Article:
RAHEEM Sterling wants more money. Raheem Sterling wants Champions League football. Raheem Sterling feels bullied by Liverpool Football club. Raheem Sterling should be embarassed to face his team mates. Raheem Sterling is a good lad who just wants to play football. Delete as applicable. No, don’t. They’re all true.
Let’s pull back the lens from the narrow focus on outrage and self righteousness and take in the wider perspective. Let’s retreat from cod psychology and attempts to mind read Raheem and his agent Aidy Ward. Let’s park positions of pride and vanity and step back from melodrama. Let’s look at the real world. The real world of elite football business and its motives and targets.
Team Sterling — they want the 20-year-old man boy Raheem to have a long and fruitful career that will enrich him corporally and pastorally but primarily they want to increase his lifetime wealth and that of those who he has commissioned to act for him. Team Sterling also have a reputation to protect and ehance. They want more Raheem Sterlings. They want to be able to pitch to new clients confident that they can demonstrate a track record of acting entirely in the interests of the individuals. They need to find common ground with employers too. The incumbant ones and the future ones. It’s all about the relationships.
Team Sterling appear, on the surface, to have somewhat forgotten the latter. They’ve overtly used the media to attempt to force the hand of Liverpool FC. The media have played ball and have reached the desired conclusion — that the player no longer wants to play for the club. Yet, Aidy Ward concedes that his lad won’t be leaving Liverpool FC this summer. Of that much he, like the club itself, is certain. So why the rocking of the boat? Why apparently try to make the player’s position feel all but untenable? Are Team Sterling this dumb? Making it up and regretting it as they go?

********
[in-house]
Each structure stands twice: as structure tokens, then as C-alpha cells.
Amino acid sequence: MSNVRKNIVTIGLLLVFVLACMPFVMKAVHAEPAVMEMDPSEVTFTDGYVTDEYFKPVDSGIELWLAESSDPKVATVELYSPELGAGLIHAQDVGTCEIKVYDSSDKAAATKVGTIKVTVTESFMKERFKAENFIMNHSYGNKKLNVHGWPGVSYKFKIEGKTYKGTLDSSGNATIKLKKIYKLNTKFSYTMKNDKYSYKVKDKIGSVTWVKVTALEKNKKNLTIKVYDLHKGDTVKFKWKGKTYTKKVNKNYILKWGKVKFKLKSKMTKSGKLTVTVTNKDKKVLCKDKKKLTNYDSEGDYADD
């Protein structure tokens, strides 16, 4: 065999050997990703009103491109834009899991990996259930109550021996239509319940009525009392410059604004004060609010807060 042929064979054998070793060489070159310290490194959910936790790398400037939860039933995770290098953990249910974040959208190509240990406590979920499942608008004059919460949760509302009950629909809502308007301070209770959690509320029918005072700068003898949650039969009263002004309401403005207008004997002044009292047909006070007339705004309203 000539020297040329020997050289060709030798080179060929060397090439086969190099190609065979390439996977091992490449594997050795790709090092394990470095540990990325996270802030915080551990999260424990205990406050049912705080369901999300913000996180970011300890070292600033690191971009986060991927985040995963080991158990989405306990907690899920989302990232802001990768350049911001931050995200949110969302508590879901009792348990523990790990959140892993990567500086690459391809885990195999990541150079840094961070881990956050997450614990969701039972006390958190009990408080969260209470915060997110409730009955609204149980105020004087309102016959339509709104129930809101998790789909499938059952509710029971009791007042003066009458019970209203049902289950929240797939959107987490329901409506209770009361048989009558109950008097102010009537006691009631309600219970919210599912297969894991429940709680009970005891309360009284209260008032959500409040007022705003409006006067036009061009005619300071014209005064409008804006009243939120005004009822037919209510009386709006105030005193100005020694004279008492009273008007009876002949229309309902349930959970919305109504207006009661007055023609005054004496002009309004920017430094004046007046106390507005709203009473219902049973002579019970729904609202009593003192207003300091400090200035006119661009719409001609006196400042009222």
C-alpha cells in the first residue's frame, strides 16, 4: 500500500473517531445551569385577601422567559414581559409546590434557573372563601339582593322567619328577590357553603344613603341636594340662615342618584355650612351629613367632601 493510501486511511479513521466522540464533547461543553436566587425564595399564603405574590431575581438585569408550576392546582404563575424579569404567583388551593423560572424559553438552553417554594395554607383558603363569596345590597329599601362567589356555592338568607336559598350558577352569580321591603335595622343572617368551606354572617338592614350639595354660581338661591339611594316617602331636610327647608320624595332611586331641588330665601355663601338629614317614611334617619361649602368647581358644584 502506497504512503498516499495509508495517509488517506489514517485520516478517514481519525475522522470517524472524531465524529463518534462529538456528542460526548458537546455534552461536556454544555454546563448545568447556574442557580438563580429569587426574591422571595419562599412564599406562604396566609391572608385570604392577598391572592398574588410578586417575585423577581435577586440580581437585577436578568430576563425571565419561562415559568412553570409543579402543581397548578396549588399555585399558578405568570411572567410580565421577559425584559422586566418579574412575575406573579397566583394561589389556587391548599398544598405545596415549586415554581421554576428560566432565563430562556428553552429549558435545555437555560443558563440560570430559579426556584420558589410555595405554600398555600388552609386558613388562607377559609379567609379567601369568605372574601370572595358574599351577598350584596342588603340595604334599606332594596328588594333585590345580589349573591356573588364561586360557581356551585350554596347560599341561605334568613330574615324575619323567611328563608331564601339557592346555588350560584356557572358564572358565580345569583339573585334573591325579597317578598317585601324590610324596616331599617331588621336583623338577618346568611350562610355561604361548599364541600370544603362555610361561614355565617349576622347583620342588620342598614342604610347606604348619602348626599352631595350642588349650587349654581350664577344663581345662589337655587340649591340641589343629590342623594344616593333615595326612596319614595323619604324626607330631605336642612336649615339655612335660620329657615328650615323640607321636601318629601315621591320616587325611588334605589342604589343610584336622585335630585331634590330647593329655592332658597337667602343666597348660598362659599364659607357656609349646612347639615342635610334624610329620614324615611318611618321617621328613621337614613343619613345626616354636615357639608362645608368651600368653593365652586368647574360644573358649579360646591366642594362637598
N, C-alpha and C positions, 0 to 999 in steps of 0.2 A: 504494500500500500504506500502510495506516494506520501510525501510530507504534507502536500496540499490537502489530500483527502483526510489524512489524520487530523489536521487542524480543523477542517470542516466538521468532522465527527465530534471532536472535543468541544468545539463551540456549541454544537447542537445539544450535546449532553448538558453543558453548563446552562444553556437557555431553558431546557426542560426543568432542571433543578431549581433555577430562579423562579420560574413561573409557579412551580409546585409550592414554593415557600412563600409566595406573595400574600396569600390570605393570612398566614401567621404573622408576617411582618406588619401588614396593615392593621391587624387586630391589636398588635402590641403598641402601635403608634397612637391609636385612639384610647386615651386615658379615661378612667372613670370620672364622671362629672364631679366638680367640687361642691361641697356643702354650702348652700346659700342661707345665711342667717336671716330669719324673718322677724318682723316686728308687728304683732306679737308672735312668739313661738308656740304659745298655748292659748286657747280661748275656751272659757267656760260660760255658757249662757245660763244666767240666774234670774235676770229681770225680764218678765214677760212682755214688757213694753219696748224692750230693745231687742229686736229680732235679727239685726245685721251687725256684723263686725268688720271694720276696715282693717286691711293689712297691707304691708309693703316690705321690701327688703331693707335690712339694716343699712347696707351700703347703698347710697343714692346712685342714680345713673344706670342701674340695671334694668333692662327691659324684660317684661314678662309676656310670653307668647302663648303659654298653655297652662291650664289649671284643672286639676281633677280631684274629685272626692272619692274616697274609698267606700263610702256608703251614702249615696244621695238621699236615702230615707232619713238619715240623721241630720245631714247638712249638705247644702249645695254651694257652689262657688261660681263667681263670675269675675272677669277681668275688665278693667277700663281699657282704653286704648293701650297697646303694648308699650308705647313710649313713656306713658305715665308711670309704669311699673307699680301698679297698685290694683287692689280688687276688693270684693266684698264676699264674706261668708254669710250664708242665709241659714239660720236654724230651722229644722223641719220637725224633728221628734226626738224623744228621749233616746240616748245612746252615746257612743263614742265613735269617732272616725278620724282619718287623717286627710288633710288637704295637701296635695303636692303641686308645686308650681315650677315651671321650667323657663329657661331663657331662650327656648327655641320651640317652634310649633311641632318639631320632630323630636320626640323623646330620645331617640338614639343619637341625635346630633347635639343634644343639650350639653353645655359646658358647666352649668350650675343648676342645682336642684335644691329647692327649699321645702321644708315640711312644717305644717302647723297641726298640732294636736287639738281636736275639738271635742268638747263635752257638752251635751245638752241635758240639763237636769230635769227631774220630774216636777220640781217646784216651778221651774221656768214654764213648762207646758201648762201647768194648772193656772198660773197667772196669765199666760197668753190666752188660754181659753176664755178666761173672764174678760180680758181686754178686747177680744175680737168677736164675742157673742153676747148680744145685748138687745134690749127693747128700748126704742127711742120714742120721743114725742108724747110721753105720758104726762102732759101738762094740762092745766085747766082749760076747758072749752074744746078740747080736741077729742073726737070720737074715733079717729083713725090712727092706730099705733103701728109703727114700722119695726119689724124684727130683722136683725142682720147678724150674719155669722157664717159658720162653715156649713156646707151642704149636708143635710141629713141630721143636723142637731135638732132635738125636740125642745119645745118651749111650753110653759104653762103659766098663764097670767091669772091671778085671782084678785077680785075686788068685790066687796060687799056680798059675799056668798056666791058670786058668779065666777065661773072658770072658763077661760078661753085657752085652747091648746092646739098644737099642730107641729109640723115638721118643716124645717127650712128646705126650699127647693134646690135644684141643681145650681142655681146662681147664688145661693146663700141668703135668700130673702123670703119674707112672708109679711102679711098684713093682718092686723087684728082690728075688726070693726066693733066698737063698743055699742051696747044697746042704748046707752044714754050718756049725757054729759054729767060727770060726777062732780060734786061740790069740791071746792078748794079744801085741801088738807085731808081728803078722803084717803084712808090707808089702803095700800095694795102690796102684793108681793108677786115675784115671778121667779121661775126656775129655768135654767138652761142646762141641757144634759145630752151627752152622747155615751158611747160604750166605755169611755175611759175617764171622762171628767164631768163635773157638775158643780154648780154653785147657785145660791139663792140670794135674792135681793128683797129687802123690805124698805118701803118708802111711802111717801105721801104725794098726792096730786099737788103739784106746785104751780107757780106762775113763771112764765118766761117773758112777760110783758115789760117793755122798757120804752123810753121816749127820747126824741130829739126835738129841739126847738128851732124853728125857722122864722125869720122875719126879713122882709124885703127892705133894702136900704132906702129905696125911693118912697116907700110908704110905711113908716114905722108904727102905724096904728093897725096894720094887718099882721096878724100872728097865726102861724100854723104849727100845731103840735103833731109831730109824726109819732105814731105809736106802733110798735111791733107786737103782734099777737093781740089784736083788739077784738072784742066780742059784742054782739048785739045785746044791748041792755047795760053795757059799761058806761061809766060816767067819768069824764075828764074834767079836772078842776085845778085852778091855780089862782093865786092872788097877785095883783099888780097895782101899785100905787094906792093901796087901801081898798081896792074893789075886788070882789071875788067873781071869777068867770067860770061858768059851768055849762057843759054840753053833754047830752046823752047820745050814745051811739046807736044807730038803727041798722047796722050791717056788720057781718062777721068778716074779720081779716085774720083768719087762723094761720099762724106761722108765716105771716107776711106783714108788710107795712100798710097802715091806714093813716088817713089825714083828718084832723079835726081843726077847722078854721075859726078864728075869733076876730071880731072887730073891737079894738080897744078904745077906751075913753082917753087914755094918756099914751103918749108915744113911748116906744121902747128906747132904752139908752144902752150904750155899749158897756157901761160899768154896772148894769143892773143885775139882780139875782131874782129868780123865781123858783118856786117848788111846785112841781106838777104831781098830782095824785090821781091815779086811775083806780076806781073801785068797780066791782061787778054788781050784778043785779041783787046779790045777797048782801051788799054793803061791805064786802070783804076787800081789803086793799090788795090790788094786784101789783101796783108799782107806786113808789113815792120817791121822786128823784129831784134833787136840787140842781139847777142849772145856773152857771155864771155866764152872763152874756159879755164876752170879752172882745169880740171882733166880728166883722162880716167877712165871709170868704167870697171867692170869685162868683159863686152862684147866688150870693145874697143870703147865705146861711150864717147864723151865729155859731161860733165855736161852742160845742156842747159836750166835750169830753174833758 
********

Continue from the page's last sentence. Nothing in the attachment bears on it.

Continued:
The truth will be that Team Sterling have known since the very start of these negotiations with Liverpool that 1) it was in the young player’s best interests to continue his career at a good nurturing/first-team guaranteeing club like LFC for a further while, and that 2) Liverpool FC weren’t going to just accept the body blow — on a football and PR level — that letting the club’s brightest hope leave prematurely would represent. Team Sterling will have concurrently appreciated that the one whip hand they held over the employer was that the player was entering the last two years of his contract and that the club risked the loss of a potentially large transfer fee should he see that agreement out until its conclusion.
Sterling’s lads, perhaps irked by being ‘mugged’ into signing a £35k-a-week contract for their man less than two years ago, are now determined not to fall for the same spiel. The spiel that Brendan Rodgers oft repeats about how too much dough too soon can wreck the heads of young players and lead to them not fulfilling potential. Regardless of the merits of Brendan’s view, it’s a clever tactic. It implies a significant threat that a young player’s representatives have to take seriously. The subtext is, play it our way or the emerging money machine — that is your player — will not get our full commitment and your future earnings will dwindle. The club that develops the player will imply that severed from the mentor the player’s powers will diminish like Samson’s after a bad haircut.